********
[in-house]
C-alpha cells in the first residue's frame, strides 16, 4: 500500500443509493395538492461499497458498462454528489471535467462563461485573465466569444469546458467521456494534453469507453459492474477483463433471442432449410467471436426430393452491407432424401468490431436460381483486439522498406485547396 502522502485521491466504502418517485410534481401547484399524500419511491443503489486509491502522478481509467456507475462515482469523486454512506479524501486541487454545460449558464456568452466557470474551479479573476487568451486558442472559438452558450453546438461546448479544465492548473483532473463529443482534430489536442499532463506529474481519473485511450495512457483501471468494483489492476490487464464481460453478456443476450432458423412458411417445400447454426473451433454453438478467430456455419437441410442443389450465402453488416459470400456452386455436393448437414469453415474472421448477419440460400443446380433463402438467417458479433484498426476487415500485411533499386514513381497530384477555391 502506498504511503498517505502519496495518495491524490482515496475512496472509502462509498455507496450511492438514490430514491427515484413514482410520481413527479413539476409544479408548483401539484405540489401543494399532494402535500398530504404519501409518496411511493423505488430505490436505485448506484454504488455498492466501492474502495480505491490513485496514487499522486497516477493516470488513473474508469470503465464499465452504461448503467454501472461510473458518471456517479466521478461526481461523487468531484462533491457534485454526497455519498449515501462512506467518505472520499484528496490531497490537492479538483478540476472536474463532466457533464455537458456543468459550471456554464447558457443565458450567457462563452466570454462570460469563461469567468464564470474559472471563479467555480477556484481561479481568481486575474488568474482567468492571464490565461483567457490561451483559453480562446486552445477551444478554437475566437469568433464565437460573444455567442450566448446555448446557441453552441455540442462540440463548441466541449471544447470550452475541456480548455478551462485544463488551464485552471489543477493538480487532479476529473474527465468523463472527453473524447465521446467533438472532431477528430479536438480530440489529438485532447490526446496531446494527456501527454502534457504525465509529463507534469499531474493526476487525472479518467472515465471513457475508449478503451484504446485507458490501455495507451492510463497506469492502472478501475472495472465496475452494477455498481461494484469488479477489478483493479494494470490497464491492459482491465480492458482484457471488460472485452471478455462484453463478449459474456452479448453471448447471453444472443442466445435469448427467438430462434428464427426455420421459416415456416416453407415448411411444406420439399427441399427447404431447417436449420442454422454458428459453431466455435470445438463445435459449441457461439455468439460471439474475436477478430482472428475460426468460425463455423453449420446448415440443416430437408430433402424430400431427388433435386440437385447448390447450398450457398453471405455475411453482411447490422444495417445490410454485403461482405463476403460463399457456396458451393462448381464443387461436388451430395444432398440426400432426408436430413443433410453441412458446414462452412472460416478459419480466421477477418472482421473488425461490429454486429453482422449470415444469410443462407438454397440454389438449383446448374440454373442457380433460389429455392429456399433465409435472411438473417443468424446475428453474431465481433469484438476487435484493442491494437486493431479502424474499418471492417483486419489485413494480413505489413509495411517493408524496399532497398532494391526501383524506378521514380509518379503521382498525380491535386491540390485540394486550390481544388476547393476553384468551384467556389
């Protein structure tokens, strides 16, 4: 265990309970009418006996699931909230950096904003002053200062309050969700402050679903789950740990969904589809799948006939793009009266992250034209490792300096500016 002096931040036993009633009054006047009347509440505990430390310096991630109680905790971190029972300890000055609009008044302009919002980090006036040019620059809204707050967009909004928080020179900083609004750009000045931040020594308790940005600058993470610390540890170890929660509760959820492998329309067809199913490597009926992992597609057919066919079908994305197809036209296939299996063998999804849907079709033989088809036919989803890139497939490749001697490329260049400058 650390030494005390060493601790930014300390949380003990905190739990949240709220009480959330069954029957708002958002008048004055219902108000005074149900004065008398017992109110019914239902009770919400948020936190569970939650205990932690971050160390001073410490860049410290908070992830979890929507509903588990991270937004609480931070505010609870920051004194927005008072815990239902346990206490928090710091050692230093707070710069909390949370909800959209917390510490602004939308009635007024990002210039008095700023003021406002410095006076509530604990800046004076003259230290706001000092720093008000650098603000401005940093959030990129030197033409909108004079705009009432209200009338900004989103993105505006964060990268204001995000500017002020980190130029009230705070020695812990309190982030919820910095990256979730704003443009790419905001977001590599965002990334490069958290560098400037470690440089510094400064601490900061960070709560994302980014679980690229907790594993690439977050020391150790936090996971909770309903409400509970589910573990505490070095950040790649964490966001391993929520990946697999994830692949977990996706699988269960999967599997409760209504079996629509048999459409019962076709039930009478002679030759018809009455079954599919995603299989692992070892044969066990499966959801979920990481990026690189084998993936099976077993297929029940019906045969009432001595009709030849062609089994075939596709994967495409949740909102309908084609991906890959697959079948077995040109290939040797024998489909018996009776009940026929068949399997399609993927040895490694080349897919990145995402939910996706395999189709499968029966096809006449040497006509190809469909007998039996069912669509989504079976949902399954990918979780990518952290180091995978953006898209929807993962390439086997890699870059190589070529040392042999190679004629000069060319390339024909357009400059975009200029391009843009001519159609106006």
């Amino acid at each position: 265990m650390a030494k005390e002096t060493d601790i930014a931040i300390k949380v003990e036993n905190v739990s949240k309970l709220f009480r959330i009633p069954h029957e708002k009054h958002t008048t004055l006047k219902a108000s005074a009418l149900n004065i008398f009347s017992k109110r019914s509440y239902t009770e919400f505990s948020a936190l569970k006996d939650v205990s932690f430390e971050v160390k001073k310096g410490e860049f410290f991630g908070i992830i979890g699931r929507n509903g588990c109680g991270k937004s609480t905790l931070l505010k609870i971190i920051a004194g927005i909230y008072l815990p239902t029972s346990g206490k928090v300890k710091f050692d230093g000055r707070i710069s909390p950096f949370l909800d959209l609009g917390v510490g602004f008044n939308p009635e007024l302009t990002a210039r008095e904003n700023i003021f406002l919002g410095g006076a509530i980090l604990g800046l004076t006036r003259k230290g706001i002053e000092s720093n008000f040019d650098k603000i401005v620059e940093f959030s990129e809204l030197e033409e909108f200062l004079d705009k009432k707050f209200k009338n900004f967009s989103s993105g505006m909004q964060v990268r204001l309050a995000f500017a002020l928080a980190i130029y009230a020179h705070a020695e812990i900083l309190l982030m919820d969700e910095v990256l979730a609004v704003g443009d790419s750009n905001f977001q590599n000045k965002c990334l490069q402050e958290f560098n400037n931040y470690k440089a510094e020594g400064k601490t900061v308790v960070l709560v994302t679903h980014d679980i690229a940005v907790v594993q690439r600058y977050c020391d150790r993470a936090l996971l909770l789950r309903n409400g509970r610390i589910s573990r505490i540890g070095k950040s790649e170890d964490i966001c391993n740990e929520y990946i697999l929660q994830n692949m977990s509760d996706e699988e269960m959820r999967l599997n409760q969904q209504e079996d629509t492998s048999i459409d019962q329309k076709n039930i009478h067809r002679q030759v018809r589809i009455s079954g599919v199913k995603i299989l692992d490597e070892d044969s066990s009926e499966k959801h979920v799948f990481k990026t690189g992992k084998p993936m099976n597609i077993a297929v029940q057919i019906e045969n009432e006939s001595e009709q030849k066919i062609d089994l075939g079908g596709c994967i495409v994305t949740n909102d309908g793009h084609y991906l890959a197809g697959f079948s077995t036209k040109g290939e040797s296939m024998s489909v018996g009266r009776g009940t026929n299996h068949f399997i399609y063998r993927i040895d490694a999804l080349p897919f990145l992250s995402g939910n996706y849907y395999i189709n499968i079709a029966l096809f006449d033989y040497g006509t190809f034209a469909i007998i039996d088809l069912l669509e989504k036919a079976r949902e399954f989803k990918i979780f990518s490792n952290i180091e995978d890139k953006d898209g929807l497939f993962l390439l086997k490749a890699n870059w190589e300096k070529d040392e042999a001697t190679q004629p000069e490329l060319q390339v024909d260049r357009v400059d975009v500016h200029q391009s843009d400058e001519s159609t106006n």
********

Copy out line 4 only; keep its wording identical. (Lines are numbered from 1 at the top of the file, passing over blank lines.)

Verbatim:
């Amino acid at each position: 265990m650390a030494k005390e002096t060493d601790i930014a931040i300390k949380v003990e036993n905190v739990s949240k309970l709220f009480r959330i009633p069954h029957e708002k009054h958002t008048t004055l006047k219902a108000s005074a009418l149900n004065i008398f009347s017992k109110r019914s509440y239902t009770e919400f505990s948020a936190l569970k006996d939650v205990s932690f430390e971050v160390k001073k310096g410490e860049f410290f991630g908070i992830i979890g699931r929507n509903g588990c109680g991270k937004s609480t905790l931070l505010k609870i971190i920051a004194g927005i909230y008072l815990p239902t029972s346990g206490k928090v300890k710091f050692d230093g000055r707070i710069s909390p950096f949370l909800d959209l609009g917390v510490g602004f008044n939308p009635e007024l302009t990002a210039r008095e904003n700023i003021f406002l919002g410095g006076a509530i980090l604990g800046l004076t006036r003259k230290g706001i002053e000092s720093n008000f040019d650098k603000i401005v620059e940093f959030s990129e809204l030197e033409e909108f200062l004079d705009k009432k707050f209200k009338n900004f967009s989103s993105g505006m909004q964060v990268r204001l309050a995000f500017a002020l928080a980190i130029y009230a020179h705070a020695e812990i900083l309190l982030m919820d969700e910095v990256l979730a609004v704003g443009d790419s750009n905001f977001q590599n000045k965002c990334l490069q402050e958290f560098n400037n931040y470690k440089a510094e020594g400064k601490t900061v308790v960070l709560v994302t679903h980014d679980i690229a940005v907790v594993q690439r600058y977050c020391d150790r993470a936090l996971l909770l789950r309903n409400g509970r610390i589910s573990r505490i540890g070095k950040s790649e170890d964490i966001c391993n740990e929520y990946i697999l929660q994830n692949m977990s509760d996706e699988e269960m959820r999967l599997n409760q969904q209504e079996d629509t492998s048999i459409d019962q329309k076709n039930i009478h067809r002679q030759v018809r589809i009455s079954g599919v199913k995603i299989l692992d490597e070892d044969s066990s009926e499966k959801h979920v799948f990481k990026t690189g992992k084998p993936m099976n597609i077993a297929v029940q057919i019906e045969n009432e006939s001595e009709q030849k066919i062609d089994l075939g079908g596709c994967i495409v994305t949740n909102d309908g793009h084609y991906l890959a197809g697959f079948s077995t036209k040109g290939e040797s296939m024998s489909v018996g009266r009776g009940t026929n299996h068949f399997i399609y063998r993927i040895d490694a999804l080349p897919f990145l992250s995402g939910n996706y849907y395999i189709n499968i079709a029966l096809f006449d033989y040497g006509t190809f034209a469909i007998i039996d088809l069912l669509e989504k036919a079976r949902e399954f989803k990918i979780f990518s490792n952290i180091e995978d890139k953006d898209g929807l497939f993962l390439l086997k490749a890699n870059w190589e300096k070529d040392e042999a001697t190679q004629p000069e490329l060319q390339v024909d260049r357009v400059d975009v500016h200029q391009s843009d400058e001519s159609t106006n």